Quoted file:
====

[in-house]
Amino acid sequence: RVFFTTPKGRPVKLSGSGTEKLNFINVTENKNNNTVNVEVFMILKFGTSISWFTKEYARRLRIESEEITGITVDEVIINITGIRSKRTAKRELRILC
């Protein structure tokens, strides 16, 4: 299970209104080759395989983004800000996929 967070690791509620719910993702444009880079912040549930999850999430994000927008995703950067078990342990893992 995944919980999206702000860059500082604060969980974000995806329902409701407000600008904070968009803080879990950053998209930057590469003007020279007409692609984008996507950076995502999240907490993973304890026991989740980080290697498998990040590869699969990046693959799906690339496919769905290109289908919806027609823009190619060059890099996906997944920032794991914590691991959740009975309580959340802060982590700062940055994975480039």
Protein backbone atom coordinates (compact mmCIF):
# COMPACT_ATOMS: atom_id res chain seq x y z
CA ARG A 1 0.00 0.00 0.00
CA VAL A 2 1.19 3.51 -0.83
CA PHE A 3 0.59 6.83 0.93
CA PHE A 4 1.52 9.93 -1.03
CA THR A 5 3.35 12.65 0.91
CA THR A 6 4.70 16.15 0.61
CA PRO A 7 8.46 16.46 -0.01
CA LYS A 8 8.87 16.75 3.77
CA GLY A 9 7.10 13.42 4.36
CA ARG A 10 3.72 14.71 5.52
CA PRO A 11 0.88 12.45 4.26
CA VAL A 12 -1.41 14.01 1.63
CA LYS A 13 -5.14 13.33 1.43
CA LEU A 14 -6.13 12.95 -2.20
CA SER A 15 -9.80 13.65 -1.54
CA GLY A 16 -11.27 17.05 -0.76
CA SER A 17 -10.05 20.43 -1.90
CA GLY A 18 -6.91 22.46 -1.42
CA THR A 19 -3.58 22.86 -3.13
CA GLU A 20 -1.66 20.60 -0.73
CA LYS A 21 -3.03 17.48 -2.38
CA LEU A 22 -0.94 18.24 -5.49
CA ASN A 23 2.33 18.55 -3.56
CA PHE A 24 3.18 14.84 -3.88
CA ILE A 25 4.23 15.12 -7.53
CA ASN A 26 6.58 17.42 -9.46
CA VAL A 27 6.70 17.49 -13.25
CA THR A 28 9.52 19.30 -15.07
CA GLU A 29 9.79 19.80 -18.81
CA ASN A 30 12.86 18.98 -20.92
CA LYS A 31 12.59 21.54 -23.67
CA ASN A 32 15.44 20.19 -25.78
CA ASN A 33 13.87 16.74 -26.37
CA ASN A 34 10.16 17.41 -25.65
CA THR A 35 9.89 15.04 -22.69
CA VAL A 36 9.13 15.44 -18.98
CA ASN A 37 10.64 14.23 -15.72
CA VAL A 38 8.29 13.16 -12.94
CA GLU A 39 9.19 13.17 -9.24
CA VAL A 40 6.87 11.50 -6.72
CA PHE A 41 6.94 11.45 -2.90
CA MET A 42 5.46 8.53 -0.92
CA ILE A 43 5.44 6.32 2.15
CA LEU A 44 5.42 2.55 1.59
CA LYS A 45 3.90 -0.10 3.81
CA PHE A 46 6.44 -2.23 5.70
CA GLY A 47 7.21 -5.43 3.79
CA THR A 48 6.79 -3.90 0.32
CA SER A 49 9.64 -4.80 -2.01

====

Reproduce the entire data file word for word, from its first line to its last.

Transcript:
[in-house]
Amino acid sequence: RVFFTTPKGRPVKLSGSGTEKLNFINVTENKNNNTVNVEVFMILKFGTSISWFTKEYARRLRIESEEITGITVDEVIINITGIRSKRTAKRELRILC
């Protein structure tokens, strides 16, 4: 299970209104080759395989983004800000996929 967070690791509620719910993702444009880079912040549930999850999430994000927008995703950067078990342990893992 995944919980999206702000860059500082604060969980974000995806329902409701407000600008904070968009803080879990950053998209930057590469003007020279007409692609984008996507950076995502999240907490993973304890026991989740980080290697498998990040590869699969990046693959799906690339496919769905290109289908919806027609823009190619060059890099996906997944920032794991914590691991959740009975309580959340802060982590700062940055994975480039």
Protein backbone atom coordinates (compact mmCIF):
# COMPACT_ATOMS: atom_id res chain seq x y z
CA ARG A 1 0.00 0.00 0.00
CA VAL A 2 1.19 3.51 -0.83
CA PHE A 3 0.59 6.83 0.93
CA PHE A 4 1.52 9.93 -1.03
CA THR A 5 3.35 12.65 0.91
CA THR A 6 4.70 16.15 0.61
CA PRO A 7 8.46 16.46 -0.01
CA LYS A 8 8.87 16.75 3.77
CA GLY A 9 7.10 13.42 4.36
CA ARG A 10 3.72 14.71 5.52
CA PRO A 11 0.88 12.45 4.26
CA VAL A 12 -1.41 14.01 1.63
CA LYS A 13 -5.14 13.33 1.43
CA LEU A 14 -6.13 12.95 -2.20
CA SER A 15 -9.80 13.65 -1.54
CA GLY A 16 -11.27 17.05 -0.76
CA SER A 17 -10.05 20.43 -1.90
CA GLY A 18 -6.91 22.46 -1.42
CA THR A 19 -3.58 22.86 -3.13
CA GLU A 20 -1.66 20.60 -0.73
CA LYS A 21 -3.03 17.48 -2.38
CA LEU A 22 -0.94 18.24 -5.49
CA ASN A 23 2.33 18.55 -3.56
CA PHE A 24 3.18 14.84 -3.88
CA ILE A 25 4.23 15.12 -7.53
CA ASN A 26 6.58 17.42 -9.46
CA VAL A 27 6.70 17.49 -13.25
CA THR A 28 9.52 19.30 -15.07
CA GLU A 29 9.79 19.80 -18.81
CA ASN A 30 12.86 18.98 -20.92
CA LYS A 31 12.59 21.54 -23.67
CA ASN A 32 15.44 20.19 -25.78
CA ASN A 33 13.87 16.74 -26.37
CA ASN A 34 10.16 17.41 -25.65
CA THR A 35 9.89 15.04 -22.69
CA VAL A 36 9.13 15.44 -18.98
CA ASN A 37 10.64 14.23 -15.72
CA VAL A 38 8.29 13.16 -12.94
CA GLU A 39 9.19 13.17 -9.24
CA VAL A 40 6.87 11.50 -6.72
CA PHE A 41 6.94 11.45 -2.90
CA MET A 42 5.46 8.53 -0.92
CA ILE A 43 5.44 6.32 2.15
CA LEU A 44 5.42 2.55 1.59
CA LYS A 45 3.90 -0.10 3.81
CA PHE A 46 6.44 -2.23 5.70
CA GLY A 47 7.21 -5.43 3.79
CA THR A 48 6.79 -3.90 0.32
CA SER A 49 9.64 -4.80 -2.01